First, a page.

Controlling cholesterol with statins
When it comes to keeping your heart healthy, the foods you eat and the genes you inherit matter. Good heart health also may depend on the drugs you take. Several medicines are effective at lowering blood cholesterol levels - a key factor in good heart health. Chief among them, says the U.S. Food and Drug Administration, are the statins.
Statins (HMG-CoA reductase inhibitors) are a class of drugs used to lower the level of cholesterol in the blood by reducing the production of cholesterol by the liver. Statins block the enzyme in the liver that is responsible for making cholesterol. Too much cholesterol can increase a person's chance of getting heart disease.
According to the Centers for Disease Control and Prevention, heart disease is the leading cause of death for both women and men in the United States.
There are no warning symptoms of high cholesterol. A simple blood test will measure the different kinds of cholesterol:
Low-density lipoprotein (LDL) or "bad" cholesterol can clog the arteries. Lower numbers of LDL are best. The higher your LDL level, the greater your risk for heart disease.
High-density lipoprotein (HDL) or "good" cholesterol carries bad cholesterol back to your liver, where it's eliminated. The higher your HDL level, the lower the risk for heart disease.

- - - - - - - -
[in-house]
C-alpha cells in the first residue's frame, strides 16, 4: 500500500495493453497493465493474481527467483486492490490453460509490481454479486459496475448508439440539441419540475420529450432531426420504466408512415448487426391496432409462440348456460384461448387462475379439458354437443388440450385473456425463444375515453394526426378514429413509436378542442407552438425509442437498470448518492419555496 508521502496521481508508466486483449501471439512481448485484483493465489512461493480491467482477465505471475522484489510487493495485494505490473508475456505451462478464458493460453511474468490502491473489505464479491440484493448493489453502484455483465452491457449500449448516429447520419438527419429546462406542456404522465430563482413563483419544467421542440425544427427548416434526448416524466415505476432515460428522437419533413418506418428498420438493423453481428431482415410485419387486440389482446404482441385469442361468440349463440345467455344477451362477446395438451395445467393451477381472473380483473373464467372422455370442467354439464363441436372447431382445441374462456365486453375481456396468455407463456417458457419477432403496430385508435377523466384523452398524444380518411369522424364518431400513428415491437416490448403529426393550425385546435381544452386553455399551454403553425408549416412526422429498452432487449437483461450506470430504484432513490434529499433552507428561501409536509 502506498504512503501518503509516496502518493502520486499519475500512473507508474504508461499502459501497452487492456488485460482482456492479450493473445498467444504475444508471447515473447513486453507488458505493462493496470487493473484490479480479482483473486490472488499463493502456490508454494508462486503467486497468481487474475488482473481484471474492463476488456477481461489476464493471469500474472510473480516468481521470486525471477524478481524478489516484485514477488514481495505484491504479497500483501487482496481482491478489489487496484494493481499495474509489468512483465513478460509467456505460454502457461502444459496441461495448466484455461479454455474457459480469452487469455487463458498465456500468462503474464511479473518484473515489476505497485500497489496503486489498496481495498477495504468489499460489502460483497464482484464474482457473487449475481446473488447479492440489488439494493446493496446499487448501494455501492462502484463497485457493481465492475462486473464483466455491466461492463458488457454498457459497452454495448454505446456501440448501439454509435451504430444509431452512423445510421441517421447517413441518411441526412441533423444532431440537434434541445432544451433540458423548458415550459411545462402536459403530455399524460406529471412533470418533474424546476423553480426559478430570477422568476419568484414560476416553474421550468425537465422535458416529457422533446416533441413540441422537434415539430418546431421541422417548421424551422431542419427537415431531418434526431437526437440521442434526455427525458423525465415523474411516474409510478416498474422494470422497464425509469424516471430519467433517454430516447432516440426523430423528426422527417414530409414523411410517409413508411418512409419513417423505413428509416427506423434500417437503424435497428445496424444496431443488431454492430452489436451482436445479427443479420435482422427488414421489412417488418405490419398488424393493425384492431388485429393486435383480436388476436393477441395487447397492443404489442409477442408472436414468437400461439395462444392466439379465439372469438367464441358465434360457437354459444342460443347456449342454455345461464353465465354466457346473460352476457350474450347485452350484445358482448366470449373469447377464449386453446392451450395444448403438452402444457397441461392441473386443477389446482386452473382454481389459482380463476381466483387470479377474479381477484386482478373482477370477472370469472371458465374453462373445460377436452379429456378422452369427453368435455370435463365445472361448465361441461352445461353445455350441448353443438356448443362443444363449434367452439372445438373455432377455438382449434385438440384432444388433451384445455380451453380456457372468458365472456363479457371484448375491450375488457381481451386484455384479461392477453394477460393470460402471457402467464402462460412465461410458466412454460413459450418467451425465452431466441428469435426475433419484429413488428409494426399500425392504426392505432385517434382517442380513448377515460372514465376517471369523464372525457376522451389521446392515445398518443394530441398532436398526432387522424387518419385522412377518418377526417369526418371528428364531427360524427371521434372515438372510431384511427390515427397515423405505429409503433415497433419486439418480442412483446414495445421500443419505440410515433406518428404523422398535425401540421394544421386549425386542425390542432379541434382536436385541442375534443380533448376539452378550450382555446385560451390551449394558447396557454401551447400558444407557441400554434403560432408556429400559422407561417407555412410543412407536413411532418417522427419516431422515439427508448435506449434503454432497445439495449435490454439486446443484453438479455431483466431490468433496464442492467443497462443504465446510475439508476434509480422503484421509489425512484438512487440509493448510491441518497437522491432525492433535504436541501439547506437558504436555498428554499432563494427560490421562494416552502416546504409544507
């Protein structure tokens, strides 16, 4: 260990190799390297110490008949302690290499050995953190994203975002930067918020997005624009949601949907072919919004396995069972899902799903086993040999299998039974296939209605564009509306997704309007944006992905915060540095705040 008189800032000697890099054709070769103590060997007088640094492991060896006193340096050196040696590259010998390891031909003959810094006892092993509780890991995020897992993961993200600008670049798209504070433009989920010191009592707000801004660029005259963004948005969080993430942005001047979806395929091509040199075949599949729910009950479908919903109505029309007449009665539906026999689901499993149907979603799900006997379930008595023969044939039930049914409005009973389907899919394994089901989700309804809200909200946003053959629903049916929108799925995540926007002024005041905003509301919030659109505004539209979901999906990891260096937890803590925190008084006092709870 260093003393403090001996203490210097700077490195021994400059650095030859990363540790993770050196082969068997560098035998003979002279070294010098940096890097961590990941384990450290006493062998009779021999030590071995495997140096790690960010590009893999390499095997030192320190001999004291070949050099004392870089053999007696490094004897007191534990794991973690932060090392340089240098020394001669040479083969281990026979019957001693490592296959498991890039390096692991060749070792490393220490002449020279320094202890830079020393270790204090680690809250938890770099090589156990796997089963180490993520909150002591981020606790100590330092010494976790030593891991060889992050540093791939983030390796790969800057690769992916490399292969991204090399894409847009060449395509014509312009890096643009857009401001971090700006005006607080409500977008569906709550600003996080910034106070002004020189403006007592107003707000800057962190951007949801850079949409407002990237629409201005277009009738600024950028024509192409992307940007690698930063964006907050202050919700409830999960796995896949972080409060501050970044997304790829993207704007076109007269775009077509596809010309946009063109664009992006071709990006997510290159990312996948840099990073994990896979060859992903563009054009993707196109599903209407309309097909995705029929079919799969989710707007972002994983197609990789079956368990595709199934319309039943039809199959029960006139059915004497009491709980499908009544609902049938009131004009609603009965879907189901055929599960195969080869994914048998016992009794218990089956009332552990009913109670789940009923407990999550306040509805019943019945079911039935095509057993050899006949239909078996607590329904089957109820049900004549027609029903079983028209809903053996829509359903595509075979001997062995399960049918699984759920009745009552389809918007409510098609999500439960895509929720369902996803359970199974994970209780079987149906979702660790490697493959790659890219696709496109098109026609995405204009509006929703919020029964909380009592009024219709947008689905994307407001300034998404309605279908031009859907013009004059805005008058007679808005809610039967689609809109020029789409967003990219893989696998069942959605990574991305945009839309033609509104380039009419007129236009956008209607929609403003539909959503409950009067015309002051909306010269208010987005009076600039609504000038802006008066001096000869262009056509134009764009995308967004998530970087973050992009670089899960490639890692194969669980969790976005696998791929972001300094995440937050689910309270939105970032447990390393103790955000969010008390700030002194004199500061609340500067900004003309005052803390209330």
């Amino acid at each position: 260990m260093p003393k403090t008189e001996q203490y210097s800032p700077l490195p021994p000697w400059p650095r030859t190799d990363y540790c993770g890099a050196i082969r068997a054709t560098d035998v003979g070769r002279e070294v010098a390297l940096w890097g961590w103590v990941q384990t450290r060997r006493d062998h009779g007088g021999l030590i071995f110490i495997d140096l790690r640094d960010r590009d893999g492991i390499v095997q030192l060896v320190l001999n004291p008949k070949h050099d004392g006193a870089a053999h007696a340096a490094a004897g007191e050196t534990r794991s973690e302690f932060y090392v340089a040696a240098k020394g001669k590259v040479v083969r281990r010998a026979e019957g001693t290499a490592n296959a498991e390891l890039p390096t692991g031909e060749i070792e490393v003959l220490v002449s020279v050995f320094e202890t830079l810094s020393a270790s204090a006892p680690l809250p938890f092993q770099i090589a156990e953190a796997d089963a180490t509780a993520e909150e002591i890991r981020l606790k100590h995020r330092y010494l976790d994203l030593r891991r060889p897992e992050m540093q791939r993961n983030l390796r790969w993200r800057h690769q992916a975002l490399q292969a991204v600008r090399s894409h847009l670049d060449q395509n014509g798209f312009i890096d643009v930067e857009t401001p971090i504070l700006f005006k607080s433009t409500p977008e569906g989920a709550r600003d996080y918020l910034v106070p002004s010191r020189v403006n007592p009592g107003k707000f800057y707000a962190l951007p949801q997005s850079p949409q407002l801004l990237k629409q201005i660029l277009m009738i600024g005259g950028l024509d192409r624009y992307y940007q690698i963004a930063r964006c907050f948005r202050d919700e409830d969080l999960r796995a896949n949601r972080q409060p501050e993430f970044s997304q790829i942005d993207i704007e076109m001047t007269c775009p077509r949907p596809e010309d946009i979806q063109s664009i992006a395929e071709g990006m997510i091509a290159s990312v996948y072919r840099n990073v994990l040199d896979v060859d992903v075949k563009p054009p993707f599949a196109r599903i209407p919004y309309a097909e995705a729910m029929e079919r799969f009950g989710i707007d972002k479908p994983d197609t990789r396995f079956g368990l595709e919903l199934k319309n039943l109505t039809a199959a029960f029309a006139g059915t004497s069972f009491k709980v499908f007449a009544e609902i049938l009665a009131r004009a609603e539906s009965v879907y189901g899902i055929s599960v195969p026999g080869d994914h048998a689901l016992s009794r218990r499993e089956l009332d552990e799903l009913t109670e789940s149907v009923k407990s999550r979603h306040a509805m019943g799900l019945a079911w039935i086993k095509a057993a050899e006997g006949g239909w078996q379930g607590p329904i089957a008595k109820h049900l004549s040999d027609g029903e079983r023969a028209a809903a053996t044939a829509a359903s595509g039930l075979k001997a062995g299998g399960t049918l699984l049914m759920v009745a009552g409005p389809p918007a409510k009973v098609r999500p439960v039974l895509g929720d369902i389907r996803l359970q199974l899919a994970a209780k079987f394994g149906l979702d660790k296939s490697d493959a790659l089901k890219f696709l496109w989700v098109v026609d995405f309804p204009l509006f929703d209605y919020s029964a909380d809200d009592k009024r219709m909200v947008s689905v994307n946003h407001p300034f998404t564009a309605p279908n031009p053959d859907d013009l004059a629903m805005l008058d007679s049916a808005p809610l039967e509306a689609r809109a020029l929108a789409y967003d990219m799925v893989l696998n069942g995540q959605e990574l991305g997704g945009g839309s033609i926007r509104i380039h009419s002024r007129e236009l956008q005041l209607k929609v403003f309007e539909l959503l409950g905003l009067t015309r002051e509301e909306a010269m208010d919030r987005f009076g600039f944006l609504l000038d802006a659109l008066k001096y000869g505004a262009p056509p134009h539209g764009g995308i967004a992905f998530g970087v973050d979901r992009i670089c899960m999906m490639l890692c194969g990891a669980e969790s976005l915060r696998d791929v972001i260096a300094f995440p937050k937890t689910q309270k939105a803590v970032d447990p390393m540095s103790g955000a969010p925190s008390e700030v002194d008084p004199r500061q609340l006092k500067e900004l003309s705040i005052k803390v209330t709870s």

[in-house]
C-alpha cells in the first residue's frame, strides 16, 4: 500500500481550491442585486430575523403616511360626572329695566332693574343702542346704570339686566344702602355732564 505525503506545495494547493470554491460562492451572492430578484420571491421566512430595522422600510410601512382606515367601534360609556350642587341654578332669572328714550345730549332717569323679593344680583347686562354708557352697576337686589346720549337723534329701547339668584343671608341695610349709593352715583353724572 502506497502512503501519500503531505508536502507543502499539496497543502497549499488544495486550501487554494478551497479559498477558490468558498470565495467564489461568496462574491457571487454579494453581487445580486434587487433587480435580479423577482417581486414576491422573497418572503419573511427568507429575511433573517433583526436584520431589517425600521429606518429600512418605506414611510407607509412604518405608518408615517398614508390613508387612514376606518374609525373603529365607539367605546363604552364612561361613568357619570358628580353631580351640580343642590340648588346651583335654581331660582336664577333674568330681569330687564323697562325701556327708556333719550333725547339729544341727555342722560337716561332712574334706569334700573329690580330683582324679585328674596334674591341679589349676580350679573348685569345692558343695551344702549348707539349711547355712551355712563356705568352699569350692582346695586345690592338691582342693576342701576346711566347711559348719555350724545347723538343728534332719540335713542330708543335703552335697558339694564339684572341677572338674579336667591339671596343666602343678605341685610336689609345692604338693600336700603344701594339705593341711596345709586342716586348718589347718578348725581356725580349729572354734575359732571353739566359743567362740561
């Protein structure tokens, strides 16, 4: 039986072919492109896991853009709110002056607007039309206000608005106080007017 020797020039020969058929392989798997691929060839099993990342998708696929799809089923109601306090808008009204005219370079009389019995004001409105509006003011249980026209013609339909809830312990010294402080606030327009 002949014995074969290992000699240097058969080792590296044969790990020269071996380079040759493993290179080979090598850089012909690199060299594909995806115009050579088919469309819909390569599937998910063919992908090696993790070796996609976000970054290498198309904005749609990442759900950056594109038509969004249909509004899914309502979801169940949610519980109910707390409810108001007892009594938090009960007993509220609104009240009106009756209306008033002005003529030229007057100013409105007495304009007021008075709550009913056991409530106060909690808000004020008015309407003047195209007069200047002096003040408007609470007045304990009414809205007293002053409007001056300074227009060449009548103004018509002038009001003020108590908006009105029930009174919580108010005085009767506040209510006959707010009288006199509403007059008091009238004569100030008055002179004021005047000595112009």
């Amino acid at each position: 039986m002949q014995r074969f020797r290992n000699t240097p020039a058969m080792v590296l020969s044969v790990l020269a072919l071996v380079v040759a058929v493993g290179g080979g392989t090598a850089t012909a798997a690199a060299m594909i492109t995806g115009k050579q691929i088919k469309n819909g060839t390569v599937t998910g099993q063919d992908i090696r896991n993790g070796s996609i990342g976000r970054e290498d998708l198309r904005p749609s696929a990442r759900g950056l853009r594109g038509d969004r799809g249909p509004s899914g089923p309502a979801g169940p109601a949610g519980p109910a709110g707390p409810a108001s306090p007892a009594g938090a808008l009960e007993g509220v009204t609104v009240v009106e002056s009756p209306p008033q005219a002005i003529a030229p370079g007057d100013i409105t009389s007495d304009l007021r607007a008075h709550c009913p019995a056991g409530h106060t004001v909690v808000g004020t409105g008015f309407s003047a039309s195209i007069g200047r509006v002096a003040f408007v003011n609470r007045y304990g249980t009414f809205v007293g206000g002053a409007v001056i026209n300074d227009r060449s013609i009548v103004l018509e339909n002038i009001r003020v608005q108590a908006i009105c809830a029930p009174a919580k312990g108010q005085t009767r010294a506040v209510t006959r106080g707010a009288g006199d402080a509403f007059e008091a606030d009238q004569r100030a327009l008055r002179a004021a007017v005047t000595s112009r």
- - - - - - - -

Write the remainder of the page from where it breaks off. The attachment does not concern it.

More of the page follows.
The main goal of cholesterol treatment is to lower LDL to levels that will not lead to or worsen heart disease. When a patient without heart disease is first diagnosed with elevated blood cholesterol, the National Cholesterol Education Program guidelines advise a six-month program of reduced dietary saturated fat and cholesterol, together with physical activity and weight control, as the primary treatment to bring levels down.
When diet and exercise alone are not enough to reduce cholesterol to goal levels, doctors often prescribe medication-the most prominent being the statins. By interfering with the production of cholesterol, statin medications can slow the formation of plaques in the arteries.
Statins are relatively safe for most people, but some people can respond differently to the drugs. Certain people may have fewer side effects with one statin drug than another. Some statins are known to interact adversely with other drugs.
Also, statin medications are not recommended for pregnant patients or those with active or chronic liver disease. If you have a cholesterol problem, check with your doctor to see if a statin might work for you.